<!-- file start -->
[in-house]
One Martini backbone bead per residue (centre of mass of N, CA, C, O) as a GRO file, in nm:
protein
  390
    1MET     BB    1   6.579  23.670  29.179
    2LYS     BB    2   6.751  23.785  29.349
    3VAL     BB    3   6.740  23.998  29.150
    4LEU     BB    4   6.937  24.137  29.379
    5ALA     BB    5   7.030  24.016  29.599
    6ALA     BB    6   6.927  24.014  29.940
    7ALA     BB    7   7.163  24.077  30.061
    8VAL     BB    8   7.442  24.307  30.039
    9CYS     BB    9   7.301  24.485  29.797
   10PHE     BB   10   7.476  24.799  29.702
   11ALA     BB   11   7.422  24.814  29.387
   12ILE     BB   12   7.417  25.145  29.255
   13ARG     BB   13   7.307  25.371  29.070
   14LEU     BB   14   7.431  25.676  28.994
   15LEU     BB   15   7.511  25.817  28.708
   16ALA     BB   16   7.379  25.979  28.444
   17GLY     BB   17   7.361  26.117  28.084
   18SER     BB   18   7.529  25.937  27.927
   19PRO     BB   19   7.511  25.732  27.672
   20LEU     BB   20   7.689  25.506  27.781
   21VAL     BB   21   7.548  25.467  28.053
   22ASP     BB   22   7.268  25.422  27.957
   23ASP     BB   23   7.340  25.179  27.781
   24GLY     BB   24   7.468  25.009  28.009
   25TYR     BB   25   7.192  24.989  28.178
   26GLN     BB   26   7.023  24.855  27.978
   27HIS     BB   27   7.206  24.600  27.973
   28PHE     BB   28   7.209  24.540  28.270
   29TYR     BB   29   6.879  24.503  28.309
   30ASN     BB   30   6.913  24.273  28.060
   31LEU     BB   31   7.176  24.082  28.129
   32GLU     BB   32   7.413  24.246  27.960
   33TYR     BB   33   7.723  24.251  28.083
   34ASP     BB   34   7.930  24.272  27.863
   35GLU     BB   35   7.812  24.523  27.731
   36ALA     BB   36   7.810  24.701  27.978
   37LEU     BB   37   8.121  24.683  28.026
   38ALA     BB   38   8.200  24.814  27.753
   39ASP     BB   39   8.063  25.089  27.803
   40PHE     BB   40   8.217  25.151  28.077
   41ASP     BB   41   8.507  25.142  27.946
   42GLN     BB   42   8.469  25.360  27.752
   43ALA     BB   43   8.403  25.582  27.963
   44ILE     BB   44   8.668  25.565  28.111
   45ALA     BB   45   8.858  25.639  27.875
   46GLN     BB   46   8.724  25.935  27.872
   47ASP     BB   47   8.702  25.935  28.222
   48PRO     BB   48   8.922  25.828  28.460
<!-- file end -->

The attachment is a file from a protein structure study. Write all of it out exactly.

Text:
[in-house]
One Martini backbone bead per residue (centre of mass of N, CA, C, O) as a GRO file, in nm:
protein
  390
    1MET     BB    1   6.579  23.670  29.179
    2LYS     BB    2   6.751  23.785  29.349
    3VAL     BB    3   6.740  23.998  29.150
    4LEU     BB    4   6.937  24.137  29.379
    5ALA     BB    5   7.030  24.016  29.599
    6ALA     BB    6   6.927  24.014  29.940
    7ALA     BB    7   7.163  24.077  30.061
    8VAL     BB    8   7.442  24.307  30.039
    9CYS     BB    9   7.301  24.485  29.797
   10PHE     BB   10   7.476  24.799  29.702
   11ALA     BB   11   7.422  24.814  29.387
   12ILE     BB   12   7.417  25.145  29.255
   13ARG     BB   13   7.307  25.371  29.070
   14LEU     BB   14   7.431  25.676  28.994
   15LEU     BB   15   7.511  25.817  28.708
   16ALA     BB   16   7.379  25.979  28.444
   17GLY     BB   17   7.361  26.117  28.084
   18SER     BB   18   7.529  25.937  27.927
   19PRO     BB   19   7.511  25.732  27.672
   20LEU     BB   20   7.689  25.506  27.781
   21VAL     BB   21   7.548  25.467  28.053
   22ASP     BB   22   7.268  25.422  27.957
   23ASP     BB   23   7.340  25.179  27.781
   24GLY     BB   24   7.468  25.009  28.009
   25TYR     BB   25   7.192  24.989  28.178
   26GLN     BB   26   7.023  24.855  27.978
   27HIS     BB   27   7.206  24.600  27.973
   28PHE     BB   28   7.209  24.540  28.270
   29TYR     BB   29   6.879  24.503  28.309
   30ASN     BB   30   6.913  24.273  28.060
   31LEU     BB   31   7.176  24.082  28.129
   32GLU     BB   32   7.413  24.246  27.960
   33TYR     BB   33   7.723  24.251  28.083
   34ASP     BB   34   7.930  24.272  27.863
   35GLU     BB   35   7.812  24.523  27.731
   36ALA     BB   36   7.810  24.701  27.978
   37LEU     BB   37   8.121  24.683  28.026
   38ALA     BB   38   8.200  24.814  27.753
   39ASP     BB   39   8.063  25.089  27.803
   40PHE     BB   40   8.217  25.151  28.077
   41ASP     BB   41   8.507  25.142  27.946
   42GLN     BB   42   8.469  25.360  27.752
   43ALA     BB   43   8.403  25.582  27.963
   44ILE     BB   44   8.668  25.565  28.111
   45ALA     BB   45   8.858  25.639  27.875
   46GLN     BB   46   8.724  25.935  27.872
   47ASP     BB   47   8.702  25.935  28.222
   48PRO     BB   48   8.922  25.828  28.460